Although I try to have no expectations, I guess for the tulip fields, I had way too many. I do admit to being tired on the day of my arrival, having driven a little over 3 hours from Mt. Rainier National Park up to the Mt. Vernon area (about 60-70 miles north of Seattle). I did capture some really nice images (I think). But….well….it just wasn’t what I thought it would be. When I lived in Seattle some 17 years ago, I remember there being more than just 3 fields, which is the number of tulip fields I found that day of my arrival (Ok, I didn’t look too hard, I’m sure there must have been more). Only one of those fields was open and available to the public: Tulip Town.
Quite the little enterprise, is Tulip Town. For $5, you can park your car, enter and walk through a huge tent full of cut tulip bouquets, a couple of food stalls, a couple of art gallery-type stalls, a few tables and chairs, and then find yourself out among a couple of small tulip fields. Although walking between the rows was prohibited, people were allowed to get as close as possible to the flowers. They even had a tractor trailer to ferry people around (for a fee, I believe).
It’s been a very cool spring up there (ironic, since it’s been an exceedingly warm spring here in SE Texas), so the majority of the tulips were not in bloom or only just beginning to open up.
The red and yellow tulips were in full bloom, so I have a lot of red and yellow tulip photos.
The day was sort of ho-hum, but I could discern a little bit of detail in the uniformly-spread cloud cover, so with my Lightroom 4 gradient tool, I managed to get that slight detail/drama to show through in some shots.
For these images, I used a 70-200mm lens and my trusty 24-105mm lens (for the close ups). I don’t have a macro (next on my “to buy” list) at this point in time, so no really close close ups.
I left satisfied with my image captures. No dramatic sunrise or sunset with the mountains and foothills in the background. No barns surrounded by tulips. That was ok, though. I got photos of my favorite flowers and I was content.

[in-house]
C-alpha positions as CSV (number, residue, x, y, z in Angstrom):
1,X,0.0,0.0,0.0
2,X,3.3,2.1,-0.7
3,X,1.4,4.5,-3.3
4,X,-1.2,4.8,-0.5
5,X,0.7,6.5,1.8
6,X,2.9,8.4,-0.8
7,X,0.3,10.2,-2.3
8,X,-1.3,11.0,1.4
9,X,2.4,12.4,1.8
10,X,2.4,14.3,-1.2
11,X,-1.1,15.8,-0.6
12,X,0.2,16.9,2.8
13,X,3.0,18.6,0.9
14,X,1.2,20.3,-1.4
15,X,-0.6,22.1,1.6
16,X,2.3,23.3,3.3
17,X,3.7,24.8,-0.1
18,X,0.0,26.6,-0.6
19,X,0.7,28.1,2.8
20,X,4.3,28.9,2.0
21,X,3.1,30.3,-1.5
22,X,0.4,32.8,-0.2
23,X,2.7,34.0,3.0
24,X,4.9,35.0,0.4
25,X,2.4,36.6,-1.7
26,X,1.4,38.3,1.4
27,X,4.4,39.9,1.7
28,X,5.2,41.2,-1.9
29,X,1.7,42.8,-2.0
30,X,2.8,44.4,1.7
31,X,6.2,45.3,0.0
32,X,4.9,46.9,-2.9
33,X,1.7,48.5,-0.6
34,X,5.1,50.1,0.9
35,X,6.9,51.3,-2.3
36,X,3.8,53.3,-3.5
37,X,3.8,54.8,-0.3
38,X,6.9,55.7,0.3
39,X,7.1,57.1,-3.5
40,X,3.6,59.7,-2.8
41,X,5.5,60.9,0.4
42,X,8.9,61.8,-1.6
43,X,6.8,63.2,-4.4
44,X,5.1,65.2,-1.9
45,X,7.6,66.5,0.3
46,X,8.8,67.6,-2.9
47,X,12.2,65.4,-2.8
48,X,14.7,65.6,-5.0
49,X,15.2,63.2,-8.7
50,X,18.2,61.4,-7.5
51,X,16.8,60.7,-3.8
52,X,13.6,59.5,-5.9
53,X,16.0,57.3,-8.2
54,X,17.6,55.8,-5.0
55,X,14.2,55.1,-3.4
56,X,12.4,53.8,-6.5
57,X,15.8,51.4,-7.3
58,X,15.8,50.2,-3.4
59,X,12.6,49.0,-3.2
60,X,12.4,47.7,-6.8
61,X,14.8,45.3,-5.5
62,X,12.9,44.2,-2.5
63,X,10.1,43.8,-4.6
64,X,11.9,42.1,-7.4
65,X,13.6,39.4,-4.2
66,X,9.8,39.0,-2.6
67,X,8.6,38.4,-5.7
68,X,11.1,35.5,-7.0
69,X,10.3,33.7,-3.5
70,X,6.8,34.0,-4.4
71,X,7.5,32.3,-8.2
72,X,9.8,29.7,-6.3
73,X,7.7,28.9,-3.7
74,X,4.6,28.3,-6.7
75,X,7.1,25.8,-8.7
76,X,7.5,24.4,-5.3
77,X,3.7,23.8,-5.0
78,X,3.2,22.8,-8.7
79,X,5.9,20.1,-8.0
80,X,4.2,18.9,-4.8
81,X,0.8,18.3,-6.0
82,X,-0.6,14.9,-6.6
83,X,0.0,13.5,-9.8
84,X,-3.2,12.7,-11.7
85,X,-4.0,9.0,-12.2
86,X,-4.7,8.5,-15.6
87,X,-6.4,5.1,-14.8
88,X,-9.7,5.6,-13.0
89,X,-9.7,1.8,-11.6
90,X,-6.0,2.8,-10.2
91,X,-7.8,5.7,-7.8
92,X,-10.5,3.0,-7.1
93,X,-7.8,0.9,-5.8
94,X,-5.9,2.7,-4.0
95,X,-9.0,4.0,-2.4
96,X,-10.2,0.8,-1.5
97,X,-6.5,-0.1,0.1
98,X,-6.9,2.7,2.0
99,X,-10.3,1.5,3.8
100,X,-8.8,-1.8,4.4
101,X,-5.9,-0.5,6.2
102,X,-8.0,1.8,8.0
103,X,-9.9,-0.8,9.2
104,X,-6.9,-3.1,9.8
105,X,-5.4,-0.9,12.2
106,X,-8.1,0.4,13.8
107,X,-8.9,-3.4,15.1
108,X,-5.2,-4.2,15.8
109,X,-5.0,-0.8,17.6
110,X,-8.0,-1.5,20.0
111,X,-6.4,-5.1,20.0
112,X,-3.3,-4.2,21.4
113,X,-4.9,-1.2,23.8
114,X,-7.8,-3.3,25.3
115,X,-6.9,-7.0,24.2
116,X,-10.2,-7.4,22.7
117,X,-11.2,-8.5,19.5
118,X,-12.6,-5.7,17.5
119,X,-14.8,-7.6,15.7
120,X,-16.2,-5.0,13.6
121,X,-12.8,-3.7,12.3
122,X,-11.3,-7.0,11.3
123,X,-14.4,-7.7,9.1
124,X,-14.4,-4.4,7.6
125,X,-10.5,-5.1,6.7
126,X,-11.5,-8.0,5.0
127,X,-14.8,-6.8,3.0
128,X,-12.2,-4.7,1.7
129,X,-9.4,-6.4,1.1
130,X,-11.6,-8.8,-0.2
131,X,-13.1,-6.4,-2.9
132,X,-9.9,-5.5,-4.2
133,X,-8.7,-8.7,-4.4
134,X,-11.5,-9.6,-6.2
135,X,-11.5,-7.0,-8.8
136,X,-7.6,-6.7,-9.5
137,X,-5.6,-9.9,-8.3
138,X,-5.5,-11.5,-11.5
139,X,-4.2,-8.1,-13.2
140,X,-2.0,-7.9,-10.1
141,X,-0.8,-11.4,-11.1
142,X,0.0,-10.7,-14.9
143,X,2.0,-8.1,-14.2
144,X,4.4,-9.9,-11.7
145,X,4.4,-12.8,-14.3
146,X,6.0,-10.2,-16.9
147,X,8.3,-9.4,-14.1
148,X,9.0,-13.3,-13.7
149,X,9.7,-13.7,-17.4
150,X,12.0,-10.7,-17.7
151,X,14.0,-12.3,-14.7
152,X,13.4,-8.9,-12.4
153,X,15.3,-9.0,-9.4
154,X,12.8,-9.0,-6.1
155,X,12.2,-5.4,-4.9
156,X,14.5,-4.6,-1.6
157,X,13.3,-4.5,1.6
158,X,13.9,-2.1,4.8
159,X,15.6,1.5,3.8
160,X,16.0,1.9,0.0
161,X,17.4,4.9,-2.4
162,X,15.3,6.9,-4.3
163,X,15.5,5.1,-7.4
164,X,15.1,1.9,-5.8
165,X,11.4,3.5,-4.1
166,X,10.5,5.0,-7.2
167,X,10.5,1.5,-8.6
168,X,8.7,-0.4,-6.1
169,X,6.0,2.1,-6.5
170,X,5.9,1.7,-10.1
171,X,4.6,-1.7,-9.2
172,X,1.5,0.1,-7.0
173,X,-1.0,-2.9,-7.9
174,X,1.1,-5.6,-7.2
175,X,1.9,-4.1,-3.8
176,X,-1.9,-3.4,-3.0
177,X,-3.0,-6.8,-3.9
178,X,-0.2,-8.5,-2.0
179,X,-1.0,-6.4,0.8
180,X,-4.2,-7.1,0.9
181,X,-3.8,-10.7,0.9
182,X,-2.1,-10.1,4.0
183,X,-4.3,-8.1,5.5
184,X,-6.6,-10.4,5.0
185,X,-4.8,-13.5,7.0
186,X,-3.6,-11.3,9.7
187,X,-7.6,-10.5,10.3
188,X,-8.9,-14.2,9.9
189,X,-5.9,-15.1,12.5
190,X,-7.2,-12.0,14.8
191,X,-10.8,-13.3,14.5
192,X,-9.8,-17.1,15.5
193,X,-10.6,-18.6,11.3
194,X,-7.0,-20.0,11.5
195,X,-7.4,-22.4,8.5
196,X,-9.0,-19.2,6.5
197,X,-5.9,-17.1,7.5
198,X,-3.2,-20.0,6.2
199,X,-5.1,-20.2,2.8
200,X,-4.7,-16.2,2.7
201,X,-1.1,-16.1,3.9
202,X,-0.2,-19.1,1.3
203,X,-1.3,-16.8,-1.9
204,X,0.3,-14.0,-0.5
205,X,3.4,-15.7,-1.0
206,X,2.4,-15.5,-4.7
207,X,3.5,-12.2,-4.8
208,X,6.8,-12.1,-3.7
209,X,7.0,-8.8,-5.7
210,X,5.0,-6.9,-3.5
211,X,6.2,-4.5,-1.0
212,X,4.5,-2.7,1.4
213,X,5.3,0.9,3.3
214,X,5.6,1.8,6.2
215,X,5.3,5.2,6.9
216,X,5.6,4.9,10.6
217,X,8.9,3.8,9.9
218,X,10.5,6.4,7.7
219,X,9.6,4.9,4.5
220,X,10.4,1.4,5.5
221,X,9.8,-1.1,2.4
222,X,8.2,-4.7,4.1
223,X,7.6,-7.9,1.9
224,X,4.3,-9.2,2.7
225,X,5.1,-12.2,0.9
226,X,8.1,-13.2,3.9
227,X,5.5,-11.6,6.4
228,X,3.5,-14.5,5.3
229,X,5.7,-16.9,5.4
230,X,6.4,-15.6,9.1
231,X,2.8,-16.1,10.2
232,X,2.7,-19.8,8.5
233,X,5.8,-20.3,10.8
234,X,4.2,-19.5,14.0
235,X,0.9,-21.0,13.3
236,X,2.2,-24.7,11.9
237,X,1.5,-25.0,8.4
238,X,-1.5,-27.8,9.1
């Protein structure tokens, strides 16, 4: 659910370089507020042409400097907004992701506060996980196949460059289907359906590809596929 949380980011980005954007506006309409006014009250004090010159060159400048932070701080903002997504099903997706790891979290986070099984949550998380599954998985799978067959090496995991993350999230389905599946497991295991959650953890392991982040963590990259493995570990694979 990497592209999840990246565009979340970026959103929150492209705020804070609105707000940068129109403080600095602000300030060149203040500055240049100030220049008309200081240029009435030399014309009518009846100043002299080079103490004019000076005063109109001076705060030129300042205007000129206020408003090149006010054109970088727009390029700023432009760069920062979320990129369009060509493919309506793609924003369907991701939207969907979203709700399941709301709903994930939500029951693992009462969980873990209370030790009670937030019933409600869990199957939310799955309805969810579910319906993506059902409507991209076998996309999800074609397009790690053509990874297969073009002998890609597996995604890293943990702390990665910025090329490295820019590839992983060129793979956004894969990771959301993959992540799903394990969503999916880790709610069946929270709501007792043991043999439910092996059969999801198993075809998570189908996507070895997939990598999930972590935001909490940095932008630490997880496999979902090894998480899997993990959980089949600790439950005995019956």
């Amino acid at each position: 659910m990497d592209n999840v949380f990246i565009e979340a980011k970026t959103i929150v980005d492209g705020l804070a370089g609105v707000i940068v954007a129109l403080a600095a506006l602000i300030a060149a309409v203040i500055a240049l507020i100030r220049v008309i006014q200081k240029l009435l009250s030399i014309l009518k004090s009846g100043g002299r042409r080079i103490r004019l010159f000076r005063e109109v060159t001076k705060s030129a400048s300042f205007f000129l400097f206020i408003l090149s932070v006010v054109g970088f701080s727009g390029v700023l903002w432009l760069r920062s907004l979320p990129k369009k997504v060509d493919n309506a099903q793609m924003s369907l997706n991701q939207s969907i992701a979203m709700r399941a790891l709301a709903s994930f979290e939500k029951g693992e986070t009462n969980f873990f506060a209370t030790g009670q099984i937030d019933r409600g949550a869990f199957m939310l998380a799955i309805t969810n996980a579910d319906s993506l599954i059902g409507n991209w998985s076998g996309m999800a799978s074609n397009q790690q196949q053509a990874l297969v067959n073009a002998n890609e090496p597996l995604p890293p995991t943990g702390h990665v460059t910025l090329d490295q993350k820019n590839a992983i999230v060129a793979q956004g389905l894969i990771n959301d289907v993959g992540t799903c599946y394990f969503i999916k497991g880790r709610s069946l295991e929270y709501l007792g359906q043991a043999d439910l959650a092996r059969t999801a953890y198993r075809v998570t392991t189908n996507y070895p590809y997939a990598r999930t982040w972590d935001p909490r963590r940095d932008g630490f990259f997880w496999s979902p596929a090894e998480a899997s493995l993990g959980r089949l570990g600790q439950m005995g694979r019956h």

I wrote a post awhile back about Brazos Bend State Park in the winter. This post is about Brazos Bend State Park in the spring – well, almost spring – I visited 3 days prior to the official first day of spring (March 20). I wanted to see if anything had changed since my winter visit. Plus, I didn’t have to return the Canon 100-400mm rental lens for two more days.
First thing I noticed: water. More of it. In all the places that had been high and dry before. In case you were not aware, Texas has been experiencing a horrendous drought. Everything that should be wet and swampy, instead was dull brown dirt covered over with clumps of green dry slime that reminded me of nori (seaweed). For this visit, everything looked as it should look in a swampland.
I saw more spring flowers, like these primroses,
and this herbertia,
and these spider lilies,
and this sweet little purple flower which I can’t identify (I’m not very good with wildflower identification, even with two Texas wildflower books in my possession). Anybody know what this flower is? The photo at the very beginning of this post is a wider-angle shot.
I saw Indian paintbrush, blowing in the wind.
And these yellow flowers (which I can’t identify, either), in the swamp waters.
There were more alligators. I overheard one set of walkers tell another set of walkers that during the mating season in April, the alligators get quite aggressive and can sometimes be seen clamped to each other’s necks, rolling over and over in the water or even along the pathway. Now that would be a photograph! All I saw were alligators lounging in the still, reflective swamp waters, posing for the tourists and looking menacing; it really doesn’t take much for an alligator to look menacing, and woe betide the person who so close as to elicit a low, rumbling growl from deep within, as the alligator’s jaws gape open to warn the hapless visitor to back off.
I saw lots more birds. It’s ironic that my photos of the alligators turned out better than my photos of the birds, since the birds were the main reason I drove to the park that day (0f course, alligators don’t’ move much, while birds move a lot). I saw three different little blue herons (you can tell they are the little blues by their brilliant blue beak),
Taking the plunge.
Crawfish catch of the day:
I saw a number of snowy egrets,
roseate spoonbills (way off in the distance, so it’s not exactly a stellar image),
one moorhen in its breeding plumage (none of my photos turned out very well), and a number of other little birds that I could not identify nor could I photograph very well (they just won’t stand still for me, dammit!).
The next time I visit will be later in the summer. We’ll see what other changes (if any) have occurred during that season.